Dan has been working in Forest Gardens, Permaculture, Ecology and Horticulture for the last 5 years and brings extensive skills and knowledge to any project. His background in Horticulture, Forestry and Ecology means that he understands the functions of many different plants and the environments they grow in. More recently he has been designing and implementing Forest Garden systems using the Design Framework outlined by Dave Jacke and Eric Toensmeier in Edible Forest Gardens (http://www.edibleforestgardens.com/). He has designed and developed an excellent teaching program to enable students to understand the ecological principles that allow a forest to function and how to design a garden to encourage those processes to develop resilient, productive polycultures.
Dan hopes to use his communication skills and experience to assist in the rapid uptake of Forest Gardens & Food Forests in home gardens, community gardens and small holdings to ensure resilient food production into the future.
I grew up in the Southern Tablelands in Australia and was introduced to gardening and permaculture principles by my neighbors at the age of 12. I followed this passion for plants and studied Ecology and Botany at my local university. I held various jobs running green houses and performing garden maintenance to help pay my way.
Following graduation I working for the Ecosystem Dynamics Group at the Research School of Biology working on frost tolerance in snow gums and salt tolerance in Mangroves. I have held a position with this group since 2008 working intermittently on different projects. I love working in the field in the unique ecosystems of Australia working on natural ecological systems.
In 2008 I was accepted as a horticulture intern at the National Tropical Botanic Garden in Kaua’i, Hawaii, which focused on Tropical Horticulture and Ethnobotany. I have always been fascinated by the connections between people and plants and the program gave me to opportunity to study and practice Polynesian plant use and production systems for food, fiber and medicines. Two of the garden’s sites contained traditional Hawaiian Ahu’puaha production systems which traditionally produced Timber, Taro and Farmed Fish with a Lo’i system.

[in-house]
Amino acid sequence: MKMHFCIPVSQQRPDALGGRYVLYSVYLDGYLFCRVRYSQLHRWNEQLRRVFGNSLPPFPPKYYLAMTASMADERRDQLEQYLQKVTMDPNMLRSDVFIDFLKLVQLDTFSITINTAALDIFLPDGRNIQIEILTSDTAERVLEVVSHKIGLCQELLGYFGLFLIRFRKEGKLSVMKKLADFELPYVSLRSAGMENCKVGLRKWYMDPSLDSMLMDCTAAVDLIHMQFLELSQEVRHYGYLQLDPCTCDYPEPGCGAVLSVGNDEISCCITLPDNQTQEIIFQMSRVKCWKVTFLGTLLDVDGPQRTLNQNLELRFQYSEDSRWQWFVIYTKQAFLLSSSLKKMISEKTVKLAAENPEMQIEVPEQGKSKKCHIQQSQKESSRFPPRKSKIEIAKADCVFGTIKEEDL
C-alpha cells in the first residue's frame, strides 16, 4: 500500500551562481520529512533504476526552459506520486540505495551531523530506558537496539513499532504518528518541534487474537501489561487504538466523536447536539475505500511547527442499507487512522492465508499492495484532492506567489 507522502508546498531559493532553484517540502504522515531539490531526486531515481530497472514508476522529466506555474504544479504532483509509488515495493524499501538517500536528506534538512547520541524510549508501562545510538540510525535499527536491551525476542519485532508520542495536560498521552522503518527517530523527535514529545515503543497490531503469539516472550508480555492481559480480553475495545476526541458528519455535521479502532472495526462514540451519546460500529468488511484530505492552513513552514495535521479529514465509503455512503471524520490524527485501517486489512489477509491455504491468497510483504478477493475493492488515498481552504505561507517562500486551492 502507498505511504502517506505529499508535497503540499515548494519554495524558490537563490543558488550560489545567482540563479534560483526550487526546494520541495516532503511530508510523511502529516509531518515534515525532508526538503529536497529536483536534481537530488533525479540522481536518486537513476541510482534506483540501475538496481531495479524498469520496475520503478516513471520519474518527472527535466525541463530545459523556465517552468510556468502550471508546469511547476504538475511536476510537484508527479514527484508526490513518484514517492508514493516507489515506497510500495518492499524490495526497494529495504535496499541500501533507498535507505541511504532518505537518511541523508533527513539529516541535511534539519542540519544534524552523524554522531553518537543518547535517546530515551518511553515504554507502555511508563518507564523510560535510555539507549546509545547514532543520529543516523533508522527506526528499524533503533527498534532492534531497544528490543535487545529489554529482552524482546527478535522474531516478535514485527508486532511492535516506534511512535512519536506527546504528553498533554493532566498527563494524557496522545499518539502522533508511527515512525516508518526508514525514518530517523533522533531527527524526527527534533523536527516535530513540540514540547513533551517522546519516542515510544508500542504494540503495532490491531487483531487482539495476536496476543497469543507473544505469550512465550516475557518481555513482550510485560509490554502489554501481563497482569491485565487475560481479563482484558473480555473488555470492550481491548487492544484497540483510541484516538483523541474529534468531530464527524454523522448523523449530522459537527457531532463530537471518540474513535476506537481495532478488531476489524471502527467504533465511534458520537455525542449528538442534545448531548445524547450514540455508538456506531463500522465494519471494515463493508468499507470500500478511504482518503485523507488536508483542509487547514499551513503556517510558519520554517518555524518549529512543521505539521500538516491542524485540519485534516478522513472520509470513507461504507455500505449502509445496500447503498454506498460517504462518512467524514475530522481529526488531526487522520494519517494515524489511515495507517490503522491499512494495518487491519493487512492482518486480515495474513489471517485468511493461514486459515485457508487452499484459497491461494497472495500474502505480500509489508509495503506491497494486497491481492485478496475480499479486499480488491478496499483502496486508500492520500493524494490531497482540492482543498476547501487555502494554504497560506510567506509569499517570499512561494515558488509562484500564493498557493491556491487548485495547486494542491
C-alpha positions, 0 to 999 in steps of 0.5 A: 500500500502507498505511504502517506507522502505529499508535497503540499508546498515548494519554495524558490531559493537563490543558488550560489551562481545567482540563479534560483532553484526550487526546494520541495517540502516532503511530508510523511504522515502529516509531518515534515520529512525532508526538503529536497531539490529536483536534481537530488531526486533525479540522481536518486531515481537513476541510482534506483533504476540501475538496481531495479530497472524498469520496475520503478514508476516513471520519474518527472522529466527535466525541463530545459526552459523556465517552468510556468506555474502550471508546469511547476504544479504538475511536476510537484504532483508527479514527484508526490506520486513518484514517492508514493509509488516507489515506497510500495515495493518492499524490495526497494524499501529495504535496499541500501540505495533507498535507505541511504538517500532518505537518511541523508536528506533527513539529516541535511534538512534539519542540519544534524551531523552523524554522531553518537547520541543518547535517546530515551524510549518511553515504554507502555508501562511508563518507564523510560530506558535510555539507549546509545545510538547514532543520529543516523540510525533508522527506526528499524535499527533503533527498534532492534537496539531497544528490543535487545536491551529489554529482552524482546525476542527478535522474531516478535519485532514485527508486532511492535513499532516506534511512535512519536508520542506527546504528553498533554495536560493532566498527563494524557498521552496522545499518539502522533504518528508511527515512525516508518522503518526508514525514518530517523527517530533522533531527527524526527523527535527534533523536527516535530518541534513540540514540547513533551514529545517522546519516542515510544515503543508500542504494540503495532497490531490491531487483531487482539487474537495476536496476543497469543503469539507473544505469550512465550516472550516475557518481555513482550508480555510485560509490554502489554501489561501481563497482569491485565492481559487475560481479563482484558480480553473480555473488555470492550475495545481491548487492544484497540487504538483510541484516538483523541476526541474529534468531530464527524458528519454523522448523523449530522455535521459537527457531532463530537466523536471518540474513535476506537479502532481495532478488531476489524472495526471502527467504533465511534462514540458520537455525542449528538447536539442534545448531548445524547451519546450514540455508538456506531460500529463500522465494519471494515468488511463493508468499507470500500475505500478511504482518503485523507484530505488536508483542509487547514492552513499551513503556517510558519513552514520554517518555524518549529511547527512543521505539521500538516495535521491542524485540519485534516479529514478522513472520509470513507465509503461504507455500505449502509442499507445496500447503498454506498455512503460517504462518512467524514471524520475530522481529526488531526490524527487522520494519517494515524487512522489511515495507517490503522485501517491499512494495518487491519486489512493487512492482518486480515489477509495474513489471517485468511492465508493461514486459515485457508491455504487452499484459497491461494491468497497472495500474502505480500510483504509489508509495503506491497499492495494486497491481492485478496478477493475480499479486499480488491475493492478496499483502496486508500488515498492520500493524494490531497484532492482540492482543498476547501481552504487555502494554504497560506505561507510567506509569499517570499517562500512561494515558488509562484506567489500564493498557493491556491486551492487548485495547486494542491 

We learned about all the plants the Polynesians traveled with on their canoes in order to transform the islands they arrived at. We built I’imu ovens and wove baskets and plates as well as practicing coconut husking.
The program also contained a fairly extensive conservation and horticulture program focused on maintaining the remaining biodiversity on the Hawai’ian islands. We participated in site restorations, bush regeneration, garden maintenance and nursery production.
When I returned to Australia I worked briefly for an indigenous ranger program in Arnhem Land. Working for the program was a rewarding experience but I realised that “land-management” was missing the point a little bit. Preventing the growth of plants that were repairing the landscape and dumping chemicals in sensitive wetlands
I decided to pursue permaculture to re-engage with it as a design science and have been powering forward ever since. I have designed and teach in a school garden in Yarralumla where I grew up and it’s been a great joy involving children in food production and experience based permaculture learning. Further, I run workshops in the garden for the local community and sell and produce useful plants.
Both my parents were teachers and they have imparted to me the skill of knowledge transfer. I am starting to teach more adult learners practical horticulture and permaculture skills, such as grafting and seed-saving. I also have begun teaching the areas I am most familiar with on PDCs such as ecology, soils and the function of trees. I have completed teacher training with Ro Morrow and been delivering Forest Garden courses to assist in successful polyculture design and development.
My aim is to apply permaculture design to large-scale land repair to prevent erosion, develop resiliant and revitalise streams and waterways.